“Christian Manz was a rock for us tonight,” head coach Mike Garman said after Game 1. “For such a young team to come out that hard, compete that well and play a full 60 minutes was really impressive.”

Perron’s hat trick came on a long empty-net goal to put the Steel up by a pair of goals, allowing everyone on the Chicago bench to take a collective sigh of relief.

Game 2 was a wild, back-and-forth contest that saw the two teams trade goals through the first 40 minutes.

Manz wasn’t as sharp as in Game 1, allowing four goals on 15 shots through the second period, with Dubuque captain Riley Stuart opening the scoring 1:21 into the game.

Nolan Joyce and Charlie Major scored 30 seconds apart to give Chicago a 2-1 lead less than five minutes into the first period, before Max Montes scored on a beautiful tic-tac-toe play on the man advantage late in the period.

Cam Johnson broke a 2-2 tie with his first goal of the playoffs at the 6:29 mark of the second period, setting up a hectic finish to the middle frame.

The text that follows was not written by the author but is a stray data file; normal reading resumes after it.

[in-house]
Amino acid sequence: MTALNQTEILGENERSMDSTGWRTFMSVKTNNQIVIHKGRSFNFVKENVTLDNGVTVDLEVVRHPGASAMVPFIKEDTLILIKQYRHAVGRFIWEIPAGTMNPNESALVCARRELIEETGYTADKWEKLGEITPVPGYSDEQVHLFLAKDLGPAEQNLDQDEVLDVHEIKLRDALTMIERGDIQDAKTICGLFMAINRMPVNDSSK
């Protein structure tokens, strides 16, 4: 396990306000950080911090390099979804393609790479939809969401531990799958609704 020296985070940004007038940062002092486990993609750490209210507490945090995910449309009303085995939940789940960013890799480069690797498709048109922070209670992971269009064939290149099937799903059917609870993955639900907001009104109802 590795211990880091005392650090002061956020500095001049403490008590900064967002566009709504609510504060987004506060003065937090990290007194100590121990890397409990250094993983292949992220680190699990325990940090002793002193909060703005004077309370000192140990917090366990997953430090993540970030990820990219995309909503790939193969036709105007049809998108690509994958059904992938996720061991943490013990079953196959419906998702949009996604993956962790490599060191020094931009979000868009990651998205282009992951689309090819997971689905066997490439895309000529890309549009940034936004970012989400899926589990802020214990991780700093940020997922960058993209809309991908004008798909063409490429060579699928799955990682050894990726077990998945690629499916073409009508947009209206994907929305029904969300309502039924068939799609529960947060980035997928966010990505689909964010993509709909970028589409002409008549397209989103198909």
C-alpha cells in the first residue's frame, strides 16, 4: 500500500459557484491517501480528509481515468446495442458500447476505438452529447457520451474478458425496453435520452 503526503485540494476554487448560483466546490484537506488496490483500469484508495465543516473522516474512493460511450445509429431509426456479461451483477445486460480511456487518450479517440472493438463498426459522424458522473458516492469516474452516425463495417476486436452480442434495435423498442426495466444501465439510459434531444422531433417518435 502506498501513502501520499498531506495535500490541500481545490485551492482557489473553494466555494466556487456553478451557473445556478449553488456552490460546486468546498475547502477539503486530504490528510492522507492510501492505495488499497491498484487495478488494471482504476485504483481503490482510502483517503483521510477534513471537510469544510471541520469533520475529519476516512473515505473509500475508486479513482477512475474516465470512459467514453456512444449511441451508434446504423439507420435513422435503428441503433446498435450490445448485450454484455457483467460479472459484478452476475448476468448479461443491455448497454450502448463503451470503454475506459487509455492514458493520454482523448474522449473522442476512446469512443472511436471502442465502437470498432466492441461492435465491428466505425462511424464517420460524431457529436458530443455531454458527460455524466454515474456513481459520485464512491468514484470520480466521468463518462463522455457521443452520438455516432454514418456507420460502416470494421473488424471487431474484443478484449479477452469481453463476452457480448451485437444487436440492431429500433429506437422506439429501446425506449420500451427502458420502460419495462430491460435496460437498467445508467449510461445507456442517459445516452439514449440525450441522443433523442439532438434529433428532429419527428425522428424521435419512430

The Steel needed someone other than Perron to step up in Game 2, and that’s exactly what happened.

“I think that’s really important to us throughout the year to make sure everyone is developing, everyone is getting an opportunity, so that when you get in games like this, you have first-year players significantly contributing,” Garman said.

Dubuque and Chicago teamed up for three goals in a 1:47 span, including Max Burkholder’s first of the playoffs to make it a 4-4 game after 40 minutes.

With little action through the first 15 minutes of the final period, New York Islanders prospect Quinn Finley broke through after Perron seemingly dumped the puck up ice. 

The former, who came up empty on two other breakaway attempts earlier in the game, sprinted to retrieve the puck and beat Saints’ netminder Marcus Brannman.